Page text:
Tuesday, 18 February 2014

Kandinsky inspired art...

Yesterday I prepared the paper for our BIG Kandinsky inspired paiting which will also become a part of our Russian inspired curling game...

As I wrote yesterday when I linked up the first image on my facebook page and group...

"A HUGE Kandinsky inspired painting is on the floor... I have started it off and tomorrow our morning meeting will not be a philosophy session as usual, but a listening session using paints...
we will take it in turns to paint... just as we take it in turns to talk, and the aim is to stay within the line (or thereabouts - nothing too precise) just as we stay on topic in our philosophy sessions... and we will listen - to the instructions of what we are doing, and to each other for our choices of what colour we are using...

THEN when it is dry we are going to use the rings as part of a curling game... Winter Olympics meets Kandinsky!!"


This morning the children took the time to play on the dry art... it really inspired jumping...




 The session started by looking at some of Kandinsky's artwork and talking about him being an artist that come from Russia, the same country as one of our children...

The whole idea of listening and following instructions and talking about their choice of colour did not work EXACTLY as I would have hoped... we needed to scaffold the children's  ability to listen to the instructions and keep withing limits that extending it to explaining colour choice would be just too much... and the sheer size of the painting also meant it took time... this again not being always the best thing when children are waiting... we are still working on the skill of being able to take interest in what others are doing... its a process, its tricky and we need to work on it in a way that encourages the skill and not enforces it...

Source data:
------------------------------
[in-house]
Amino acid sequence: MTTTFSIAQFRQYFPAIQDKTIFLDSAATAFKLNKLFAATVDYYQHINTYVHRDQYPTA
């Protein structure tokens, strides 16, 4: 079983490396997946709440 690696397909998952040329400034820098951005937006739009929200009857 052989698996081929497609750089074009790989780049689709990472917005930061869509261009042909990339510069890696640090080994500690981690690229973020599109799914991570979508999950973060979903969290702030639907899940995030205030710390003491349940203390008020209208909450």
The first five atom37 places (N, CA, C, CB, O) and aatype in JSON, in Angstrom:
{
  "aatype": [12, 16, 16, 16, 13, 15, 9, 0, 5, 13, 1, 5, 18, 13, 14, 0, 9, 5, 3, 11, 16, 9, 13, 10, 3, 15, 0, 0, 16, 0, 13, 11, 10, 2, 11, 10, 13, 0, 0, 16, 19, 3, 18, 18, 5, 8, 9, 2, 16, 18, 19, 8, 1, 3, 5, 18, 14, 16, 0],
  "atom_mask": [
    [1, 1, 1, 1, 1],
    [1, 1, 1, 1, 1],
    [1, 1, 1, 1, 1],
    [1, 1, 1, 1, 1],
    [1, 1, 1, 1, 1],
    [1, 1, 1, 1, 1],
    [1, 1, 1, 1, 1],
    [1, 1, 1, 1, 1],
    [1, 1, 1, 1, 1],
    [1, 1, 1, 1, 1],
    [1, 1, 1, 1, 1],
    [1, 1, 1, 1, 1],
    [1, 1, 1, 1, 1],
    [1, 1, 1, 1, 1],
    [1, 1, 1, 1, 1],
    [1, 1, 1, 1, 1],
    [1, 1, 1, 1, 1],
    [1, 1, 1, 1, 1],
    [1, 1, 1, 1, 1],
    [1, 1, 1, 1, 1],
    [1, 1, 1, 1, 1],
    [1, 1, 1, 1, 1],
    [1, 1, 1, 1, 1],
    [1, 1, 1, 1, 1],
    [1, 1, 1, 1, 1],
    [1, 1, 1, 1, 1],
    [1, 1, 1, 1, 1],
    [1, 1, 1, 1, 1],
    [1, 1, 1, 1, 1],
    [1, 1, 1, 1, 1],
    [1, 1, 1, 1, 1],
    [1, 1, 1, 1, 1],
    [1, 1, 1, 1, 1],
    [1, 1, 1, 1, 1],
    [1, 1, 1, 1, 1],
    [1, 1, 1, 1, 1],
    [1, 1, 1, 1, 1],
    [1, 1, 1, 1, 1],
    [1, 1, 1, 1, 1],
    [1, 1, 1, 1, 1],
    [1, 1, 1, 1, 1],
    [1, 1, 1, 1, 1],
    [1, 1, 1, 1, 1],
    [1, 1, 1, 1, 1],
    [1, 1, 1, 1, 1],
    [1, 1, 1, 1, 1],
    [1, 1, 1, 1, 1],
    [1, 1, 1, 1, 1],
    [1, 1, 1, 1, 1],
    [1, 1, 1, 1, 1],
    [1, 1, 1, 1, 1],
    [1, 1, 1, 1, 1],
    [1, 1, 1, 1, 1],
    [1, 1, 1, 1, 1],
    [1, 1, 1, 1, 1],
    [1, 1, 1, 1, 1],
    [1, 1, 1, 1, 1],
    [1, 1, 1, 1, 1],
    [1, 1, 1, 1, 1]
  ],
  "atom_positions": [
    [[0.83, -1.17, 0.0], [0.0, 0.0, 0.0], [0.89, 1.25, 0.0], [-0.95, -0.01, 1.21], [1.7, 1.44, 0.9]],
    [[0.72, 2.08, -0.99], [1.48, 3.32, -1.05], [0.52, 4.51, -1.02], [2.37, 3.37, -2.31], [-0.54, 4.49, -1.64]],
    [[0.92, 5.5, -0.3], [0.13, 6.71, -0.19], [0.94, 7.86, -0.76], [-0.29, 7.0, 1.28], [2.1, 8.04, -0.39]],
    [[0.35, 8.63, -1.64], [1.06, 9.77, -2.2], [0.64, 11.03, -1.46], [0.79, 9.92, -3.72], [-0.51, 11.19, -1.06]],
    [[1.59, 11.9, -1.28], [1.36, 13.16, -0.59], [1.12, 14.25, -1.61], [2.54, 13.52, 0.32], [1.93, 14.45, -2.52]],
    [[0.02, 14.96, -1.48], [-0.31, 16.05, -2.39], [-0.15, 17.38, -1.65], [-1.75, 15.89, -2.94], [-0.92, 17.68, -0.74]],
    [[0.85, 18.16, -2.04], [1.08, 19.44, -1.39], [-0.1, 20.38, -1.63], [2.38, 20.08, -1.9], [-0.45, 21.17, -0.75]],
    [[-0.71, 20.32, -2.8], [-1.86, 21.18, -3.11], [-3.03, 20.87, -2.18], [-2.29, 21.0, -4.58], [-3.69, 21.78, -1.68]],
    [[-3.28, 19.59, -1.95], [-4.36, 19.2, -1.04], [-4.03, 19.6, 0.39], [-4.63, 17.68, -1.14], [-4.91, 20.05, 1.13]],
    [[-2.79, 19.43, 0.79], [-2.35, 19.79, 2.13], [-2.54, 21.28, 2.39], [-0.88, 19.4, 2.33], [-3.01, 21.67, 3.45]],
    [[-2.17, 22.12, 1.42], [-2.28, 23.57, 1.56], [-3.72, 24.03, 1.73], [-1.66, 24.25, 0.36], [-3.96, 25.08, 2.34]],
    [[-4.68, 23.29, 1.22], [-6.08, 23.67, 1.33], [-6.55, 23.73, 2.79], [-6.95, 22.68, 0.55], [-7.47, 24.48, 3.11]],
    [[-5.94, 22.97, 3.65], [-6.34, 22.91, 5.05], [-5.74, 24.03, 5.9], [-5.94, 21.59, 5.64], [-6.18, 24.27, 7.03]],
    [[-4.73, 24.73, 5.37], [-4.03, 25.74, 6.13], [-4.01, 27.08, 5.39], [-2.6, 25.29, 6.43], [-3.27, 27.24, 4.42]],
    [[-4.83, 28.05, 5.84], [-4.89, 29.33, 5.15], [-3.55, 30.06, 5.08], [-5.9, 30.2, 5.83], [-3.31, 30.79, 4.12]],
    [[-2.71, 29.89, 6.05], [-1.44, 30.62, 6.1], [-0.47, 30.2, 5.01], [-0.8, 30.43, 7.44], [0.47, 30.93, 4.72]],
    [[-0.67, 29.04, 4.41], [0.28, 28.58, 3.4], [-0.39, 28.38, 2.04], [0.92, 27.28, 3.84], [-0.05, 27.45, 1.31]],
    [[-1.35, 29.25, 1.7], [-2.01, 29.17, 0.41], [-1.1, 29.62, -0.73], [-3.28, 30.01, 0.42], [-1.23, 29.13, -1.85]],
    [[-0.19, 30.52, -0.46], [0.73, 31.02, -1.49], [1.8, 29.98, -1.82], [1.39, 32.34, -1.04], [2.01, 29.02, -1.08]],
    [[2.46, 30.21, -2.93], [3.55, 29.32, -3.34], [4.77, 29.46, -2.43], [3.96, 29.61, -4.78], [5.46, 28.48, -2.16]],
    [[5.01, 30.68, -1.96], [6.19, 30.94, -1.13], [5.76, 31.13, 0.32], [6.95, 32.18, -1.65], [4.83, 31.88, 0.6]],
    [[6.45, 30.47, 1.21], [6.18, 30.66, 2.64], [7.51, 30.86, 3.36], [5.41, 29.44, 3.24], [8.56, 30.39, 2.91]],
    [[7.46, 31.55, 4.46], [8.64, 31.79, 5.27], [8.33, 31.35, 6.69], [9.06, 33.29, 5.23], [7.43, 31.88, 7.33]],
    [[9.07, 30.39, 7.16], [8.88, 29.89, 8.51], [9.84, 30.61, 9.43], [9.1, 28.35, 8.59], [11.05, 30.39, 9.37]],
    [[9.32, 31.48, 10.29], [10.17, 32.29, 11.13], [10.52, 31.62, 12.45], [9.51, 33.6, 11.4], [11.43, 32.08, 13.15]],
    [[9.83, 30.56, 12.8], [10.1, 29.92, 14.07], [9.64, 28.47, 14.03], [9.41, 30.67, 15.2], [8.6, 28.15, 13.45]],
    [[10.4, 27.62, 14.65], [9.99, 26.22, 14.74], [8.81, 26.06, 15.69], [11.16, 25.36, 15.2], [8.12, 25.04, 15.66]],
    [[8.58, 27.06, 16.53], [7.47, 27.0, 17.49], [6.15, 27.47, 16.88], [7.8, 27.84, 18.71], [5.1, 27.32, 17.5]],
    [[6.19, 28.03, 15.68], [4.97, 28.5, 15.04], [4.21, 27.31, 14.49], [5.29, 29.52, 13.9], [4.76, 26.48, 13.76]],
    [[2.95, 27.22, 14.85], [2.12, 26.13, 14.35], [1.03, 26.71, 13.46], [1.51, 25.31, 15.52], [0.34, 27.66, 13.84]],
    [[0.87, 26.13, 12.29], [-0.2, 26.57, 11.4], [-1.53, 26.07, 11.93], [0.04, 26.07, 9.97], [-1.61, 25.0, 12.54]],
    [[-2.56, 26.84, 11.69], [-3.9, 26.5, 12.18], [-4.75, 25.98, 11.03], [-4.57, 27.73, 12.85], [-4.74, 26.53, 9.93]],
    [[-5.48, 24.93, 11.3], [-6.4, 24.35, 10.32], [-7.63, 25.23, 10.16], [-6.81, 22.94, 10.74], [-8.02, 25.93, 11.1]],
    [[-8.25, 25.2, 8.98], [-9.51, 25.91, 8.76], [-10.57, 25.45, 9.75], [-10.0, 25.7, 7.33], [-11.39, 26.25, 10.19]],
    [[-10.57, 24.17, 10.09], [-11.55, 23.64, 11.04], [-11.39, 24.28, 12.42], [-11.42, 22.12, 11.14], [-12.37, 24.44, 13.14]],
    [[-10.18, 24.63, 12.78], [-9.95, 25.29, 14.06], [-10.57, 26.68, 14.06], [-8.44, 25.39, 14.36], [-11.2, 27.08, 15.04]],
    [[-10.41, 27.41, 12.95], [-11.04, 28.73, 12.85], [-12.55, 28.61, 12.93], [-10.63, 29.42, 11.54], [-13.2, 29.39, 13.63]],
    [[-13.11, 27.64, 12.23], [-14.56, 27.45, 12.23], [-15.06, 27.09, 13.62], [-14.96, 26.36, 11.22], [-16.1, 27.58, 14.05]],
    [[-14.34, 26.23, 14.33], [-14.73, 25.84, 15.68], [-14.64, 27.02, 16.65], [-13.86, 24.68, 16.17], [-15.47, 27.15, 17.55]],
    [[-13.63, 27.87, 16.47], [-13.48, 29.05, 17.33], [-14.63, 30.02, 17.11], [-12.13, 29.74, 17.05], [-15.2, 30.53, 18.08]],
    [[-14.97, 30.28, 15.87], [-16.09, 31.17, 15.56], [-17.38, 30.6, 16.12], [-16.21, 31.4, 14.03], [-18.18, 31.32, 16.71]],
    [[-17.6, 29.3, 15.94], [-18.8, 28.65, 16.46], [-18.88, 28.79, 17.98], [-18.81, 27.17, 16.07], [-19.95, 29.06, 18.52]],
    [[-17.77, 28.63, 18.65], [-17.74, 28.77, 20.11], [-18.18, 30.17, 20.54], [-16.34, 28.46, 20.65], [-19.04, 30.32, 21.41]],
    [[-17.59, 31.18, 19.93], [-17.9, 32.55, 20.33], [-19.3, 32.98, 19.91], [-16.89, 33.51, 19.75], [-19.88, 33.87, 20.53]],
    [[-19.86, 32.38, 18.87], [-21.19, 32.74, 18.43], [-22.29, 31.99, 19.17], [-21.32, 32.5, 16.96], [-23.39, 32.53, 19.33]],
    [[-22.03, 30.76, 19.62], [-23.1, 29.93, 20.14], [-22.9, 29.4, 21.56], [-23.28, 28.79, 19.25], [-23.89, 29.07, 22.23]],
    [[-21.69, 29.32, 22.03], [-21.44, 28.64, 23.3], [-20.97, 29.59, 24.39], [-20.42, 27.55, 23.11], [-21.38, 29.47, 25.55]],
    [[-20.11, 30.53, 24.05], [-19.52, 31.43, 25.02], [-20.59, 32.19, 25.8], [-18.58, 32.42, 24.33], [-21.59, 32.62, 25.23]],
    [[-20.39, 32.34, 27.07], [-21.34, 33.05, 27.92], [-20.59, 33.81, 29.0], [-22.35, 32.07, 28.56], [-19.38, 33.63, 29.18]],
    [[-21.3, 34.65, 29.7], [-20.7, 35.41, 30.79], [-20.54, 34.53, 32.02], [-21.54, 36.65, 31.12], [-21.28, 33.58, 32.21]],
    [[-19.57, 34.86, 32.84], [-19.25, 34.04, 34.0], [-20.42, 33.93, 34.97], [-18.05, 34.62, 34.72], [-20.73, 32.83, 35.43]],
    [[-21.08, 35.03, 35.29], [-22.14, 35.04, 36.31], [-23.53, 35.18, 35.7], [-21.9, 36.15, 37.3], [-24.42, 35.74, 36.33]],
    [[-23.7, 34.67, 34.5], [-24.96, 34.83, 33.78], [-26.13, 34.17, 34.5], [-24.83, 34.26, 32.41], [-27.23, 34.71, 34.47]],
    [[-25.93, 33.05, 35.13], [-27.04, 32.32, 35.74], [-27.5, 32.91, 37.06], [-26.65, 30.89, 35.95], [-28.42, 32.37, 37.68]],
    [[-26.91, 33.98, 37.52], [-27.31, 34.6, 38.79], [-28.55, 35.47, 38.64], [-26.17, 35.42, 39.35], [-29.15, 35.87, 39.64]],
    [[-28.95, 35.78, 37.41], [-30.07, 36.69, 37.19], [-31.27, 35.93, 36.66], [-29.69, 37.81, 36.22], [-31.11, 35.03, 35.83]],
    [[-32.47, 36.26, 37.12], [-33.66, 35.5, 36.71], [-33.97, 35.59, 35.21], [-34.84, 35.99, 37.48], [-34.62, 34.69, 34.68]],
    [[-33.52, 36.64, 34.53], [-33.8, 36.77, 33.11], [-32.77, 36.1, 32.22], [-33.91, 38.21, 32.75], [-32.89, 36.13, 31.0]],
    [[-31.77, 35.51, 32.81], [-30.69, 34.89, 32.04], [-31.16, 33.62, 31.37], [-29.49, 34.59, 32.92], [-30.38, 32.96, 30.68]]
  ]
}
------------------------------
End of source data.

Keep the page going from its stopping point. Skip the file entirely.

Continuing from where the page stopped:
So the choice of colour part of the session was quickly abandoned... as that took time which the group did not have for each other... and doing it one at a time was also abandoned so that two circles could be painted simultaneously and therefore sustain interest better...

Sometimes you just have to be flexible ...

Some children found it VERY difficult to stay within the lines... the paint brush shooting off in random directions... this was not a normal art session, this was an opportunity to push the children skills a little, to help them learn to focus... not just for their art skills but also for their listening skills. It did NOT feel, though, that we were pushing the children beyond their capabilities - the reminders were gentle and well received, and there were no negative comments that they had done it wrong, just the reminders that we are trying to keep in the lines when the children started to lose their focus...

They took it in turns to do a ring of colour each... so the focus was never too long... and there were plenty of comments about how they enjoyed painting.

We also mixed some colours so that there was an opportunity to see the science of colour in action too...


everyone could paint in their own way... sitting, lying down, crouched... although lying down did make it hard to move around to reach the whole circle
mixing colours. And learning about how far an arm stretches, and when you need to move your body to be able to reach...
painting two at a time... not the aim, but was what we as teachers could hear when we listened to the children's needs in this activity.
the finished Kandinsky inspired floor art. Now it is just for it to dry and then the curling games can begin (and no doubt the children will think of their own play on this floor art)

1 comment:

  1. I love art and love Kandinsky's circle! This is so cool. I just want to research how to introduce it and make it interesting to the children, also I need to combine it with a topic (maybe shapes and colours). Love the activity behind it! super x

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